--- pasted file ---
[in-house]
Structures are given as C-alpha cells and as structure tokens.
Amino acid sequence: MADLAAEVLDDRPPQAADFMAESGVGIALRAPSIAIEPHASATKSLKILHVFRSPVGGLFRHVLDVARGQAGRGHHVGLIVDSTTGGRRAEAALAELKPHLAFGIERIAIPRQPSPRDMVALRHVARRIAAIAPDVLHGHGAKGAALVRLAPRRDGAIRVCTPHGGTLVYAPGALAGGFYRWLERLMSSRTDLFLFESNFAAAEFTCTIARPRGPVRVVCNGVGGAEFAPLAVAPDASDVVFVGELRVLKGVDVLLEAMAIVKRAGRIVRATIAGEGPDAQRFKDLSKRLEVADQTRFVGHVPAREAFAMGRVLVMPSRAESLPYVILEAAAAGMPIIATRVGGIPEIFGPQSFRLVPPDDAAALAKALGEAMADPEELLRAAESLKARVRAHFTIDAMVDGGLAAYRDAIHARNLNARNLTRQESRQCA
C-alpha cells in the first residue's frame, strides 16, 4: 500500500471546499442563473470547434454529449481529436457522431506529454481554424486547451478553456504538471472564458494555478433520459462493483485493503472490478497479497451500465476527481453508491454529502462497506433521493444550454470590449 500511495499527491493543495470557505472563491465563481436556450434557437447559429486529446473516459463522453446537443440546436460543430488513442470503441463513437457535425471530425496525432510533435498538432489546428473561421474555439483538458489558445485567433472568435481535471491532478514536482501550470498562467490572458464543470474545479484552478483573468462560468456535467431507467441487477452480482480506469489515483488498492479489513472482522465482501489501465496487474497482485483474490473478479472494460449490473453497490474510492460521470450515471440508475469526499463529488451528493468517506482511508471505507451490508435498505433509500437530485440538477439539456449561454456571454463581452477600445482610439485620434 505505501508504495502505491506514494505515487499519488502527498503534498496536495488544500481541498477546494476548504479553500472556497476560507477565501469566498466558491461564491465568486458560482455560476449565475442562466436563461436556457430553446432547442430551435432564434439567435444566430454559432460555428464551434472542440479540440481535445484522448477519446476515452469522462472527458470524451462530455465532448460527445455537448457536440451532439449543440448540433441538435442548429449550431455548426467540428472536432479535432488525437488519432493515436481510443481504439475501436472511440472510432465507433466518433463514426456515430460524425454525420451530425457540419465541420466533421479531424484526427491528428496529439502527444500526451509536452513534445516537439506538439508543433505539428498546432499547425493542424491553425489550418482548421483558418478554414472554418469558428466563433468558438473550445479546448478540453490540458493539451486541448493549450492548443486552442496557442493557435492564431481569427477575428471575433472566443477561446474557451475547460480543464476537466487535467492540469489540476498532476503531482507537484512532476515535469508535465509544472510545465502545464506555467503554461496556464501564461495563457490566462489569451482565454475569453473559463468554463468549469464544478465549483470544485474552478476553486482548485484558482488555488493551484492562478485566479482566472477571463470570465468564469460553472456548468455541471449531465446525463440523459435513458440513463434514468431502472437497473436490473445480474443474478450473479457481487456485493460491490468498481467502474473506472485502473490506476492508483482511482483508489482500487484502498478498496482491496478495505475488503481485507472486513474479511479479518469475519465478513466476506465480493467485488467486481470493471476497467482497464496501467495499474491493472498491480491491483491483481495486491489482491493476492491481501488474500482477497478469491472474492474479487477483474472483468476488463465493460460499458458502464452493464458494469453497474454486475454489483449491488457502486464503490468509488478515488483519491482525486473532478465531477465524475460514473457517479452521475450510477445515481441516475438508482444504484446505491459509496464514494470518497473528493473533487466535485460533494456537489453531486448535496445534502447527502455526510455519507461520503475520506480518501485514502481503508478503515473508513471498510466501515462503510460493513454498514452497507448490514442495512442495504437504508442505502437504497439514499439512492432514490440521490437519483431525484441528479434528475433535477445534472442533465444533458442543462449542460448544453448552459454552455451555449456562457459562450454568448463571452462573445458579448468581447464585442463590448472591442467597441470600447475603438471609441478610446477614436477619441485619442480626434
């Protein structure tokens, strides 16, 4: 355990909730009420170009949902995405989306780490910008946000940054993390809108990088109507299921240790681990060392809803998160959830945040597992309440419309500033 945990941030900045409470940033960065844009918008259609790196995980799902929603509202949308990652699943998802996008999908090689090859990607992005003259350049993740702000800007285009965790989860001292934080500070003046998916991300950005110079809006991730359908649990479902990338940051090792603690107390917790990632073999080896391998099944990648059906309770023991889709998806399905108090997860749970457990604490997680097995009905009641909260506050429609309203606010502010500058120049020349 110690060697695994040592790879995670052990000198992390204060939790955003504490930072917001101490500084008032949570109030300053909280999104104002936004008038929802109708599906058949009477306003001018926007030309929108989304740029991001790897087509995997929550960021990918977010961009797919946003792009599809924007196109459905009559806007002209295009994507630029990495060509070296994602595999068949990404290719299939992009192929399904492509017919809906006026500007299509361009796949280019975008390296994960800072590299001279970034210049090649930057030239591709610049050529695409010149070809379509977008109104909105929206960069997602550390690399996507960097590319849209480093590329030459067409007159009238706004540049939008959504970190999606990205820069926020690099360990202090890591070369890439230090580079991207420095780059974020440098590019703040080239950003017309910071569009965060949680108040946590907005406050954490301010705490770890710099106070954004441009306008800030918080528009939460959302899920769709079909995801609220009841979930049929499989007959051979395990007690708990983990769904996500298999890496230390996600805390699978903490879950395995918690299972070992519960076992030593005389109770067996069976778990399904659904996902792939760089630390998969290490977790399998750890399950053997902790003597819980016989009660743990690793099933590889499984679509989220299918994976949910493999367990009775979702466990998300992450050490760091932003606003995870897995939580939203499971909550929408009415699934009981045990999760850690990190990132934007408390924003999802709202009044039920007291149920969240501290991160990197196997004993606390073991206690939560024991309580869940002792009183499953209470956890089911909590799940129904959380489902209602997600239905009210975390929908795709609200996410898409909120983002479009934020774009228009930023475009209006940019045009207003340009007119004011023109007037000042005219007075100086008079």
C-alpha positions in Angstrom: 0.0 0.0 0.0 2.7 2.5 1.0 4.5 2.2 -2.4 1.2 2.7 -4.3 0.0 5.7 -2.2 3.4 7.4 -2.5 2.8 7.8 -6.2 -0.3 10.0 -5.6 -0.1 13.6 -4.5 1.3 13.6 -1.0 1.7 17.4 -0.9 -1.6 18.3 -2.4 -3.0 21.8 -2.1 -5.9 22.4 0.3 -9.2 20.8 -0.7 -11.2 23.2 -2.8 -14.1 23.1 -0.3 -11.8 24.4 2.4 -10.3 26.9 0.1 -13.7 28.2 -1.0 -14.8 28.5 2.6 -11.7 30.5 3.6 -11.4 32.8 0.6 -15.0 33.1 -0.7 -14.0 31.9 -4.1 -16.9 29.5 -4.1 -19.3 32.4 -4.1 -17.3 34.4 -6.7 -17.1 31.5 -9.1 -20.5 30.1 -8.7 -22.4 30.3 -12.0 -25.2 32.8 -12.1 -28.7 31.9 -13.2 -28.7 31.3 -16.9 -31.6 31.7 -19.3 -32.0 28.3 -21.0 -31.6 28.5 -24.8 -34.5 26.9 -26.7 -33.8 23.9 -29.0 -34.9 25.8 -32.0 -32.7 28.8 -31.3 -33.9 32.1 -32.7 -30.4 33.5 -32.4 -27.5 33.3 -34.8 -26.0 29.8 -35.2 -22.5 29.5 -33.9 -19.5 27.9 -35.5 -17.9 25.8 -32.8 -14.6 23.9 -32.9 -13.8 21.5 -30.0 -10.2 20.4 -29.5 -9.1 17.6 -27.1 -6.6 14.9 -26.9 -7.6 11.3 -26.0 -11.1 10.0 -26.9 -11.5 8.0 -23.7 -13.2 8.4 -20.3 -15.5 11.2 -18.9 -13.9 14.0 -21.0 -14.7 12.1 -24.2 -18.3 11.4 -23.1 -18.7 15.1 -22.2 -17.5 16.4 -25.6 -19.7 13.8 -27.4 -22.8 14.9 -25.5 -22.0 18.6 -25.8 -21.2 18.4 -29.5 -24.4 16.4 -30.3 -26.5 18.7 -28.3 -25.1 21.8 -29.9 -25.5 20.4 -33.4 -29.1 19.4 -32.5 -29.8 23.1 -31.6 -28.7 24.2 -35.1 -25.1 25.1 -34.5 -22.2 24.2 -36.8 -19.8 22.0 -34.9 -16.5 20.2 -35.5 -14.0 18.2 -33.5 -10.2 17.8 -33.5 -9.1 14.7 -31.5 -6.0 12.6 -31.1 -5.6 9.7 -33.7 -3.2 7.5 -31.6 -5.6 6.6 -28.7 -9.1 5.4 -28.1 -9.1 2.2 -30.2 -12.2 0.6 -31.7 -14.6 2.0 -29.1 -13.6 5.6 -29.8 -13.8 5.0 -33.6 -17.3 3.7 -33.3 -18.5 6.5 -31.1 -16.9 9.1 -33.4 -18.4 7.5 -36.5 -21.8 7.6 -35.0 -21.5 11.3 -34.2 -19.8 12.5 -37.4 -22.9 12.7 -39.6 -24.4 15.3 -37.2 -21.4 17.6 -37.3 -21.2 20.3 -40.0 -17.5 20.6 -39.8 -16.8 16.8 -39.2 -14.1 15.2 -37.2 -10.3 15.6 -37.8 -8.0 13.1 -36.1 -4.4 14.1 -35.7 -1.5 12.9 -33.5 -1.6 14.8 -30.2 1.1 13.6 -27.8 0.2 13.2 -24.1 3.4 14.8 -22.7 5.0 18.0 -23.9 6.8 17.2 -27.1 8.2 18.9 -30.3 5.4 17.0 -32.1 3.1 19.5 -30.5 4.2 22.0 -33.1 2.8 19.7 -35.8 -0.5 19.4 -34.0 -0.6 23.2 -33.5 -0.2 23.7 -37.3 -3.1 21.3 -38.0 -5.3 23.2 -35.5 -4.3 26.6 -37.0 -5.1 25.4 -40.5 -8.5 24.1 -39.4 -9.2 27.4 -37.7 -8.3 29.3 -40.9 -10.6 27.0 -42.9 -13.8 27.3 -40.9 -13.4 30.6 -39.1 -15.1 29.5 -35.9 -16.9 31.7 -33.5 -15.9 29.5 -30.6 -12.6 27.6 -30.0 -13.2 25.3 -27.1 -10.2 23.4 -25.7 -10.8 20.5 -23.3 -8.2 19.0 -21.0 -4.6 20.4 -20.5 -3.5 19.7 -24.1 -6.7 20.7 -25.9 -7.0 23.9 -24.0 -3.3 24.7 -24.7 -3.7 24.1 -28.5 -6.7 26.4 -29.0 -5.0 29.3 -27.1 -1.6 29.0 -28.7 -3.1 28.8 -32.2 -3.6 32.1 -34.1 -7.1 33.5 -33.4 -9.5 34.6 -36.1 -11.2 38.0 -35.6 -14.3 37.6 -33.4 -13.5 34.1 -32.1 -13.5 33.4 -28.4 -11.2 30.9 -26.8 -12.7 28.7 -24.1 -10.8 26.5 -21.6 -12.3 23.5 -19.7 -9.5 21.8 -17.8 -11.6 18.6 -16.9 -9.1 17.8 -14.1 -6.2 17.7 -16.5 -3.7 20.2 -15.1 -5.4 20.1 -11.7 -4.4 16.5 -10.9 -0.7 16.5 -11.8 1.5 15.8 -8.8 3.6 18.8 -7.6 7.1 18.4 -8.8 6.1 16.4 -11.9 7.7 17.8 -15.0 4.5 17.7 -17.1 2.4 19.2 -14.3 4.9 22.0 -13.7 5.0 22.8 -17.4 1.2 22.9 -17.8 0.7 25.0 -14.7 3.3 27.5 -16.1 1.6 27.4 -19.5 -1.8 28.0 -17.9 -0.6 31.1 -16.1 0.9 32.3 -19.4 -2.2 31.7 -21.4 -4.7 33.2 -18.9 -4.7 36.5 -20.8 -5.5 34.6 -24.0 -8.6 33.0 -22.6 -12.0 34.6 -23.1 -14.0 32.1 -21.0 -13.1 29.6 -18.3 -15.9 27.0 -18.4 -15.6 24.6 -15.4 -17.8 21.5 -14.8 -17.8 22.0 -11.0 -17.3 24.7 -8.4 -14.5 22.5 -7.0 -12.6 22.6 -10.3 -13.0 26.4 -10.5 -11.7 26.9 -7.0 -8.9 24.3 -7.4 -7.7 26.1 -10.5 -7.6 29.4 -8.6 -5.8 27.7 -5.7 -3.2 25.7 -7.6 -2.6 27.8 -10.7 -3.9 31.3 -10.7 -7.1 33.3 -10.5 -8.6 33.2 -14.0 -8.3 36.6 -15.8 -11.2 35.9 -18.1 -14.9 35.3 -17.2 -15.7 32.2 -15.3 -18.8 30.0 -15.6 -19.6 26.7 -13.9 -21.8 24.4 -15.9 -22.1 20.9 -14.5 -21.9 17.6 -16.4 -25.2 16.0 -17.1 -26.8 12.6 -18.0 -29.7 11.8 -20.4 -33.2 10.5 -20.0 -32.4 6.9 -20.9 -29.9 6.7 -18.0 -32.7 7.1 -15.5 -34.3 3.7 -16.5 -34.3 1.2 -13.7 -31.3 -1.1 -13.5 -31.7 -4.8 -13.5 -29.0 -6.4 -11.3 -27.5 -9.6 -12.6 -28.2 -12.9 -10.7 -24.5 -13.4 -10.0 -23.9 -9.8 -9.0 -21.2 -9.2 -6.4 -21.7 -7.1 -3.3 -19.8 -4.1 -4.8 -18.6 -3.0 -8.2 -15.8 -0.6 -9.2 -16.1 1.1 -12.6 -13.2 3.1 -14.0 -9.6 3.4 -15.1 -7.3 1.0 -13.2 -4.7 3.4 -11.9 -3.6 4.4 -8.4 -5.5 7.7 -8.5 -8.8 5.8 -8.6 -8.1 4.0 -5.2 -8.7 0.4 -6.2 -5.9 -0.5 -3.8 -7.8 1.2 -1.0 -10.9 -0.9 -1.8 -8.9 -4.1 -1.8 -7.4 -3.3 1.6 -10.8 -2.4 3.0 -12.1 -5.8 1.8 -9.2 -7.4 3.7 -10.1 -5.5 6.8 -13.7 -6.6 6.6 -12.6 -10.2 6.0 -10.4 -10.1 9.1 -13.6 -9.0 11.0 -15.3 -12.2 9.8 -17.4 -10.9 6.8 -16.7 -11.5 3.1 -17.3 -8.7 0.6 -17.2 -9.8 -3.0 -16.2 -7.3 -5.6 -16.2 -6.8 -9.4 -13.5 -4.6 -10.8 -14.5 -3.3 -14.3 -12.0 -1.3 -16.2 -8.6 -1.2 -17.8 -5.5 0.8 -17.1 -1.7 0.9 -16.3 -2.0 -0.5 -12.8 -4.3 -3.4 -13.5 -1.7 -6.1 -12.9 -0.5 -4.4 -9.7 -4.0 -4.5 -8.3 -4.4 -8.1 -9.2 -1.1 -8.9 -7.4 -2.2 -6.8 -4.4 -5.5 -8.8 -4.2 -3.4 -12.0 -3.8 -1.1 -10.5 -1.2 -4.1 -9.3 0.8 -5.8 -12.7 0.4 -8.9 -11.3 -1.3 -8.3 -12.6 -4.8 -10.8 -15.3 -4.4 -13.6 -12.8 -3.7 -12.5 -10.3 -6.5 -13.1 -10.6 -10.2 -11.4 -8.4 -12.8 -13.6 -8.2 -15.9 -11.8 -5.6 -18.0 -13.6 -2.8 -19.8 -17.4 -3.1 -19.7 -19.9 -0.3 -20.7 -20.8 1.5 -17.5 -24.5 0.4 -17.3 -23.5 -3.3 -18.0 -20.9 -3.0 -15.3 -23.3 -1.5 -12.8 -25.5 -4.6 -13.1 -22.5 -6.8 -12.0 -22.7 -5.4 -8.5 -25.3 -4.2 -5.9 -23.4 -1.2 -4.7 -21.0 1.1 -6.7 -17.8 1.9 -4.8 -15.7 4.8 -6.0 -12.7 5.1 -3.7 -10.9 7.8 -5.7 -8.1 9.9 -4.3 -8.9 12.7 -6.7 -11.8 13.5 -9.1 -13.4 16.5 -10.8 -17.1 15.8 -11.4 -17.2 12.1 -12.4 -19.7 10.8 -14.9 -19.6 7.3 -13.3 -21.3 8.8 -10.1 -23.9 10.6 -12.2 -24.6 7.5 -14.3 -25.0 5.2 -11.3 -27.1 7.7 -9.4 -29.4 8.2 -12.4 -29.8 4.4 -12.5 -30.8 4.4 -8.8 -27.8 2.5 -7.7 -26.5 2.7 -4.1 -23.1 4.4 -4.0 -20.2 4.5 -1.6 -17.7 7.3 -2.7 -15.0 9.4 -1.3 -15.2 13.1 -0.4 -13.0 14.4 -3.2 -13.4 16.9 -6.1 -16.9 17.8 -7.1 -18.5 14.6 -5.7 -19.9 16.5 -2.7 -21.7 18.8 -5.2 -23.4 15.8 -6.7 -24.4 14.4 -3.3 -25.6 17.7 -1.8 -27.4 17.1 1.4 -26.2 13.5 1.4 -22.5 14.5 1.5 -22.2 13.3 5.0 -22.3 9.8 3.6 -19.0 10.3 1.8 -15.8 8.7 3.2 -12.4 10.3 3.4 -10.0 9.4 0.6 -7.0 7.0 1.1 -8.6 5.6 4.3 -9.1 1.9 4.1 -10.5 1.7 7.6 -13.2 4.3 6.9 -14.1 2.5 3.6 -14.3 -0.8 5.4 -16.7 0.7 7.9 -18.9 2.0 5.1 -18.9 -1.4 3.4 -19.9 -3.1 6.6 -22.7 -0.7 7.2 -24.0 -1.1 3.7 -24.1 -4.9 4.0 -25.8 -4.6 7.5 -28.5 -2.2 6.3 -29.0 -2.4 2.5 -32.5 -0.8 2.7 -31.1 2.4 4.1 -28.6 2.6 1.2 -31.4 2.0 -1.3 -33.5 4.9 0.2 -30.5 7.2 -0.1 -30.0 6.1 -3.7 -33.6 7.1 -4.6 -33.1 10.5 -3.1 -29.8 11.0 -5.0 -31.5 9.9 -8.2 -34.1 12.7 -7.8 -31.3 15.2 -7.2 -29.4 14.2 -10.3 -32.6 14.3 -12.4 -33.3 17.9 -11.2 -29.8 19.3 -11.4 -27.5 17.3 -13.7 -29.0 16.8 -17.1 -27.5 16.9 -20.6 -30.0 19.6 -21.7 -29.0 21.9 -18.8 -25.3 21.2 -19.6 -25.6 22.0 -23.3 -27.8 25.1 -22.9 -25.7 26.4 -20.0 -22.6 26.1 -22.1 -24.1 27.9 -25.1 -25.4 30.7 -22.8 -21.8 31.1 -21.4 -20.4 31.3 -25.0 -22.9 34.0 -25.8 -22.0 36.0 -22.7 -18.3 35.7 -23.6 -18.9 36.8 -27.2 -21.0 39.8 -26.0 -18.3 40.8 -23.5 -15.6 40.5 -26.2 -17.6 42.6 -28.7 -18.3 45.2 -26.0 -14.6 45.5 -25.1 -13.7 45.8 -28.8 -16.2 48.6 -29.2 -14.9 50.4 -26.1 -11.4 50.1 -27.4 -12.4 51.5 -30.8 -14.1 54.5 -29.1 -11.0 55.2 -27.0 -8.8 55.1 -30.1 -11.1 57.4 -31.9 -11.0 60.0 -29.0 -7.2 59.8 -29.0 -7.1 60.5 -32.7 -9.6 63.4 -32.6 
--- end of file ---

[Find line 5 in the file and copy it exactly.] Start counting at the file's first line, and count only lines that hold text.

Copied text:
């Protein structure tokens, strides 16, 4: 355990909730009420170009949902995405989306780490910008946000940054993390809108990088109507299921240790681990060392809803998160959830945040597992309440419309500033 945990941030900045409470940033960065844009918008259609790196995980799902929603509202949308990652699943998802996008999908090689090859990607992005003259350049993740702000800007285009965790989860001292934080500070003046998916991300950005110079809006991730359908649990479902990338940051090792603690107390917790990632073999080896391998099944990648059906309770023991889709998806399905108090997860749970457990604490997680097995009905009641909260506050429609309203606010502010500058120049020349 110690060697695994040592790879995670052990000198992390204060939790955003504490930072917001101490500084008032949570109030300053909280999104104002936004008038929802109708599906058949009477306003001018926007030309929108989304740029991001790897087509995997929550960021990918977010961009797919946003792009599809924007196109459905009559806007002209295009994507630029990495060509070296994602595999068949990404290719299939992009192929399904492509017919809906006026500007299509361009796949280019975008390296994960800072590299001279970034210049090649930057030239591709610049050529695409010149070809379509977008109104909105929206960069997602550390690399996507960097590319849209480093590329030459067409007159009238706004540049939008959504970190999606990205820069926020690099360990202090890591070369890439230090580079991207420095780059974020440098590019703040080239950003017309910071569009965060949680108040946590907005406050954490301010705490770890710099106070954004441009306008800030918080528009939460959302899920769709079909995801609220009841979930049929499989007959051979395990007690708990983990769904996500298999890496230390996600805390699978903490879950395995918690299972070992519960076992030593005389109770067996069976778990399904659904996902792939760089630390998969290490977790399998750890399950053997902790003597819980016989009660743990690793099933590889499984679509989220299918994976949910493999367990009775979702466990998300992450050490760091932003606003995870897995939580939203499971909550929408009415699934009981045990999760850690990190990132934007408390924003999802709202009044039920007291149920969240501290991160990197196997004993606390073991206690939560024991309580869940002792009183499953209470956890089911909590799940129904959380489902209602997600239905009210975390929908795709609200996410898409909120983002479009934020774009228009930023475009209006940019045009207003340009007119004011023109007037000042005219007075100086008079």